Chinese Culture · Genealogical Research

Why is everyone called Shee?

I have four great grandmothers with the same name: Shee. If you’re the descendent of a Chinese family, you will also have female relatives named Shee, Shi, or Shih. You may also notice that in the 1900s, every Chinese family has women named Shee. You’ll see passenger lists, censuses, and other official documents where all the women are named Shee

Here’s the character.

As you may know, I don’t speak Chinese, so it’s taken me a very long time to realize that Shee is not a name, but a title. It signifies a family name, clan name or surname. It means from the family of, the same way English uses the French word née (born). For example, if your family name is Lee, and your great grandmother’s family name was Wong, her name would be: Lee Wong Shee. Let me break that down for you: the most important part of her identity, her married name, is first: Lee. The second part of her identity, her family name, is second: Wong. The third part signifies her married status: Shee. To me, this naming convention encapsulates the traditional Chinese attitude toward women: a woman’s significance only as a part of a family collective. She does not have, and does not need, a first name of her own.

For genealogists, this adds a layer of complexity to the research, because the documents that we use to build a family history – census forms, birth and death records, marriage licences – are not necessarily correct. The handwriting is hard to read. Census takers may not have known how to spell the foreign sounds they were hearing, never mind record them accurately, or the same way over time. I sometimes wonder if any census takers asked themselves why all Chinese married women had the same name?

That’s the downside.

The upside is that a traditional Chinese wife’s name automatically spells out her family name, as opposed to the English convention – say, Mrs. Lee – which does not. A census may be misspelled, but it may be phonetic, and for a genealogist, a small clue is better than none at all.

The photo is my poor attempt at Chinese calligraphy. I did try to locate a better image online, but Google didn’t understand what I wanted, and searching for the phonetic Shih kept returning pictures of dogs. True story.

Happy hunting!

11 thoughts on “Why is everyone called Shee?

  1. A woman’s records on traditional ancestry manuals as solely something-氏 (shi). I thought this was limited to written records, but it seems from your research many women actually referred to themselves thus.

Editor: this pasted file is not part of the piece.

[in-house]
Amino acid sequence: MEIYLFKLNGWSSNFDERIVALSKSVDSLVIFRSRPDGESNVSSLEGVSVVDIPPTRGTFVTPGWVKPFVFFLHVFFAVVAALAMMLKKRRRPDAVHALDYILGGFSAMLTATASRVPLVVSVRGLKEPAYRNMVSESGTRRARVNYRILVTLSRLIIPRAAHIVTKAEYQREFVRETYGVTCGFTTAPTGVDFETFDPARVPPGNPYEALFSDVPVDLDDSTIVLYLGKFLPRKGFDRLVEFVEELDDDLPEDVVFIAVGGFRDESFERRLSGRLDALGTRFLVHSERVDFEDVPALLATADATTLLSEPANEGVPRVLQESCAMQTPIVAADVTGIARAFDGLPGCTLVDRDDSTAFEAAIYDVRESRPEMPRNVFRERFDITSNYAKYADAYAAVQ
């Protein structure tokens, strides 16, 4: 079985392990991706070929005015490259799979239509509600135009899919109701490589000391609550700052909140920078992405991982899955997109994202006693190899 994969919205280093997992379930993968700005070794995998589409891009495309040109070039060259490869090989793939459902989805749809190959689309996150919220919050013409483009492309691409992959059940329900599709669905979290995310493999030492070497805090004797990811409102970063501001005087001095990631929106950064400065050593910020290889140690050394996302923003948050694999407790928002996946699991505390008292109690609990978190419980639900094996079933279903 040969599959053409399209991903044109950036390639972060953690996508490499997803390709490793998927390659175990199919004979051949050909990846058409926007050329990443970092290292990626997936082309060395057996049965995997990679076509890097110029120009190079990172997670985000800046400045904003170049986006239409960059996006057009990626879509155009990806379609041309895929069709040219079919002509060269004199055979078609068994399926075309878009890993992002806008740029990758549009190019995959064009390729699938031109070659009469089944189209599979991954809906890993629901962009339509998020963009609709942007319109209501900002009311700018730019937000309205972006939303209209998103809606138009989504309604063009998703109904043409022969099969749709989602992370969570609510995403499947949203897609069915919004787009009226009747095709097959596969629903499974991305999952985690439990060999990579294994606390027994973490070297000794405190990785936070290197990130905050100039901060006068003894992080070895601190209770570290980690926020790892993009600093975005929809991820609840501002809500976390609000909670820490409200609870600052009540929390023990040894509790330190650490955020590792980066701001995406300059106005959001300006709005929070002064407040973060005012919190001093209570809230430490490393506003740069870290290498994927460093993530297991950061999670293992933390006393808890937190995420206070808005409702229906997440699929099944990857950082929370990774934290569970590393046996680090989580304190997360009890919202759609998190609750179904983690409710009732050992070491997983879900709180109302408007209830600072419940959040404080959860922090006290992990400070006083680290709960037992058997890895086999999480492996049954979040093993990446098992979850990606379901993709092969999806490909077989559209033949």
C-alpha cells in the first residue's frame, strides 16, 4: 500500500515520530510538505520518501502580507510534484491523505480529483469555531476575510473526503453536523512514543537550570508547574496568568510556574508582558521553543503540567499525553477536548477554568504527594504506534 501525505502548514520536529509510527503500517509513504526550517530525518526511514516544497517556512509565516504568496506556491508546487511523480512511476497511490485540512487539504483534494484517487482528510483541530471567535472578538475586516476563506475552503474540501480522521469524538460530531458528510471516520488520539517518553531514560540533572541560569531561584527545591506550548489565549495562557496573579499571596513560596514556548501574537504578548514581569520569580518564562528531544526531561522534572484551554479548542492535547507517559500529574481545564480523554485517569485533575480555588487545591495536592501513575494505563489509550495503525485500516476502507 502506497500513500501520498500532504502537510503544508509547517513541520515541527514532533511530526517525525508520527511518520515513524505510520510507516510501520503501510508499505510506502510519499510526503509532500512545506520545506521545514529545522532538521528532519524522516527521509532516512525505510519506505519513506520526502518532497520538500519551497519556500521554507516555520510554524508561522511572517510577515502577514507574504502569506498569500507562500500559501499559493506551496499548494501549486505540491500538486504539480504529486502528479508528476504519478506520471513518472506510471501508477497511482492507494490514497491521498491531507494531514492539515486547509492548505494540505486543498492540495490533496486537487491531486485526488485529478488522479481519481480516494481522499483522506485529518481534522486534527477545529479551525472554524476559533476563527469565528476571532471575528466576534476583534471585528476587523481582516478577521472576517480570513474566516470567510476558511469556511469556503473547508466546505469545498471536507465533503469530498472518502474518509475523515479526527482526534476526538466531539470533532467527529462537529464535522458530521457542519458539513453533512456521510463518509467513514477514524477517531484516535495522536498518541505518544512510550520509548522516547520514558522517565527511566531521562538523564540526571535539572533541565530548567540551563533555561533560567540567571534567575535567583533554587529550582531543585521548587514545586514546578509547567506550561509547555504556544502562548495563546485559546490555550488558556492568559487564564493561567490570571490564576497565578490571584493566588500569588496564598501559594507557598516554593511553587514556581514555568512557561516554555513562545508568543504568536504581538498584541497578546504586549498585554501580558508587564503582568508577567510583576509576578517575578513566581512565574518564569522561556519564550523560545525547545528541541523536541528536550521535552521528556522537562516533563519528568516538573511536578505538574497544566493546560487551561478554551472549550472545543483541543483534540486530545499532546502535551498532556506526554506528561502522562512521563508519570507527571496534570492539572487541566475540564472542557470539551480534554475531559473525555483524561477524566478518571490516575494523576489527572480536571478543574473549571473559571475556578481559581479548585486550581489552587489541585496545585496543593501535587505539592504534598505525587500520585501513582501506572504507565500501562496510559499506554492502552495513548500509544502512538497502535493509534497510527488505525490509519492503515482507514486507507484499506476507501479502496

Not only is this disturbing, it is incredibly annoying for tracing family history. Without more info, the commonness of Chinese surnames makes most attempts at finding a woman’s birth family (rather than clan) from 2-3 generations back more or less impossible. Have you developed a way to link a woman’s to birth family solely by shi?

    1. Hi Sean,

      Right? It’s a brick wall. I know next to nothing about my paternal grandmother other than she came from China.

      There was a meme going around Facebook saying that 1 in 6 Americans didn’t know all of their great grandparents and isn’t that terrible, and I thought, hey now, it’s not for lack of trying. But there are ways and ways to do genealogy. Some folks are able to trace their families back hundreds of years. I dig sideways and deeply. I will trace clues relating to 2nd and 3rd cousins, umpteen times removed, because you never know when those clues will yield something about your direct line.

      Recently, I found an important clue – I found her name (in characters). I’m hoping to find more, now I’ve got a starting place.

      There ARE Chinese speaking professionals one can hire, but what fun would that be? (Kidding. If I get enough clues, I’ll be seeking advice, for sure.)

  2. I find it relatively easy to dig deep in family history since that is almost always very well documented by the family ancestry records. Tracing back centuries isn’t too difficult. Finding cousins on the paternal sides Is also straightforwardly s.

    The issue I find is getting the breath specifically for the women’s side. Without it, each person’s tree is essentially linear and lacking the “paired contributions” that allow branching.

    1. I’ve been lucky in that one side of my family has been carefully tracked for generations – the work of my aunt and uncle, who spent a lifetime collecting family facts. I owe them so, so much. The other side of my family? Not so much. Very few documents and if there’s a family ancestry record out there I’d love to see it!

      1. I tried it – looks amazing. Now, if I can figure out a way to navigate it in English, while also not allowing it to take over my browsers..! (I found it automatically set itself up as my preferred browser after one use. That’s pretty audacious / aggressive for a website.)

      2. Oh dear, that doesn’t sound good. If you can’t stop it doing that, maybe just use one browser for that and nothing else? (There must be some settings, surely?)

    1. Interesting. It looks like Firefox partners with Baidu for Chinese searches. That’s a different business model.

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